Partial mosquito-proofing of houses with screens and ceilings has the potential to reduce indoor densities of malaria mosquitoes. We wish to measure whether it will also reduce indoor densities of vectors of neglected tropical diseases.
Methodology: The main house entry points preferred by anopheline and culicine vectors were determined through controlled experiments using specially designed experimental huts and village houses in Lupiro village, southern Tanzania. The benefit of screening different entry points (eaves, windows and doors) using PVC-coated fibre glass netting material in terms of reduced indoor densities of mosquitoes was evaluated compared to the control.
Findings: 23,027 mosquitoes were caught with CDC light traps; 77.9% (17,929) were Anopheles gambiae sensu lato, of which 66.2% were An. arabiensis and 33.8% An. gambiae sensu stricto. The remainder comprised 0.2% (50) An. funestus, 10.2% (2359) Culex spp. and 11.6% (2664) Mansonia spp. Screening eaves reduced densities of Anopheles gambiae s. l. (Relative ratio (RR) = 0.91; 95% CI = 0.84, 0.98; P = 0.01); Mansonia africana (RR = 0.43; 95% CI = 0.26, 0.76; P<0.001) and Mansonia uniformis (RR = 0.37; 95% CI = 0.25, 0.56; P<0.001) but not Culex quinquefasciatus, Cx. univittatus or Cx. theileri. Numbers of these species were reduced by screening windows and doors but this was not significant.
Significance: This study confirms that across Africa, screening eaves protects households against important mosquito vectors of filariasis, Rift Valley Fever and O’Nyong nyong as well as malaria. While full house screening is required to exclude Culex species mosquitoes, screening of eaves alone or fitting ceilings has considerable potential for integrated control of other vectors of filariasis, arbovirus and malaria.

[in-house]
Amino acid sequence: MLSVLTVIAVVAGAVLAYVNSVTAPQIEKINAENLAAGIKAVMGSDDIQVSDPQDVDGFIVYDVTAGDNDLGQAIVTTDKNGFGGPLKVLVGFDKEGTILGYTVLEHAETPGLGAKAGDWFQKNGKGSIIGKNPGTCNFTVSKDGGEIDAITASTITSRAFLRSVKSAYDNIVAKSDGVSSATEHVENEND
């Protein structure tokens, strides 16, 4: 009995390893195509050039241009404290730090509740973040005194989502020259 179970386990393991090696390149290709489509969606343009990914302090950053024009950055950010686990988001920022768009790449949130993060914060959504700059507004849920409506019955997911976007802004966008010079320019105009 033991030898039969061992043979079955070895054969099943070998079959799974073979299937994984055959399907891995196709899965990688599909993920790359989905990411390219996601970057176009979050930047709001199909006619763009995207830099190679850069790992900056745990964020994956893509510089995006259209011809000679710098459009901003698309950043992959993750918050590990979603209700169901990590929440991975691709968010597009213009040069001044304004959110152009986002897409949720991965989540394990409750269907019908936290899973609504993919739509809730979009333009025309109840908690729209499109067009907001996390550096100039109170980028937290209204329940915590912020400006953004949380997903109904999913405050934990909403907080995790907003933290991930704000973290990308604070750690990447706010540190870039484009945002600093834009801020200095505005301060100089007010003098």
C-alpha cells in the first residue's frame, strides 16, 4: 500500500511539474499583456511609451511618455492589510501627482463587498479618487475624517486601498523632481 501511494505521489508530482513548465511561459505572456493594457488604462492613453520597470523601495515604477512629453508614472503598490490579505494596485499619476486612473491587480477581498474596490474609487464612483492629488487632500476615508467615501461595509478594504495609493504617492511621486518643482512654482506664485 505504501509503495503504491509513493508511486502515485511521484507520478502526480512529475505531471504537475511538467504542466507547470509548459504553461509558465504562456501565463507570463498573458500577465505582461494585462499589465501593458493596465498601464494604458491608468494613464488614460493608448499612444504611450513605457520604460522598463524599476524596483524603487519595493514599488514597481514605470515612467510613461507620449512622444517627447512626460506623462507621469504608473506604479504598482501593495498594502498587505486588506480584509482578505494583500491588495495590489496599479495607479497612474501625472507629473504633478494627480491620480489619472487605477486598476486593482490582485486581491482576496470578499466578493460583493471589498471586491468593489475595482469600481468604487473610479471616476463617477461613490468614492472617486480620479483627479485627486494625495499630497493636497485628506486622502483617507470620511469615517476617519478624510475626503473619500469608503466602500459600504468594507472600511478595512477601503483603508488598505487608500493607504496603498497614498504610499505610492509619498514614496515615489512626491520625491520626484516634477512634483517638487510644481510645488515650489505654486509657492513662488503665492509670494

Author Summary: Mosquito vectors that transmit filariasis and several arboviruses such as Rift Valley Fever, Chikungunya and O’Nyong nyong as well as malaria co-occur across tropical Africa. These diseases are co-endemic in most rural African countries where they are transmitted by the same mosquito vectors. The only control measure currently in widespread use is mass drug administration for filariasis. In this study, we used controlled experiments to evaluate the benefit of screening the main mosquito entry points into houses, namely, eaves, windows and doors.
This study aims to illustrate the potential of screening specific house openings with the intention of preventing endophagic mosquitoes from entering houses and thus reducing contact between humans and vectors of neglected tropical diseases. This study confirms that while full house screening is effective for reducing indoor densities of Culex spp. mosquitoes, screening of eaves alone has a great potential for integrated control of neglected tropical diseases and malaria.
Citation: Ogoma SB, Lweitoijera DW, Ngonyani H, Furer B, Russell TL, et al. (2010) Screening Mosquito House Entry Points as a Potential Method for Integrated Control of Endophagic Filariasis, Arbovirus and Malaria Vectors. PLoS Negl Trop Dis 4(8): e773. doi:10.1371/journal.pntd.0000773
Editor: Neal D. E. Alexander, London School of Hygiene and Tropical Medicine, United Kingdom
Funding: SBO was supported by a scholarship kindly provided by Valent Bioscience Corporation. This study was also supported by the Centers for Disease Control and Prevention and the United States Agency for International Development through the U.S. President’s Malaria Initiative (Award Number 621-A-00-08-0007-00), the Addessium Foundation (Reenwijk, The Netherlands) and a Research Career Development Fellowship (076806) provided to GFK by the Wellcome Trust. The funders of this study had no role in study design, data collection and analysis, decision to publish, or preparation of the manuscript.
Competing interests: The authors have declared that no competing interests exist.
Copyright: © 2010 Ogoma et al. This is an open-access article distributed under the terms of the Creative Commons Attribution License, which permits unrestricted use, distribution, and reproduction in any medium, provided the original author and source are credited.
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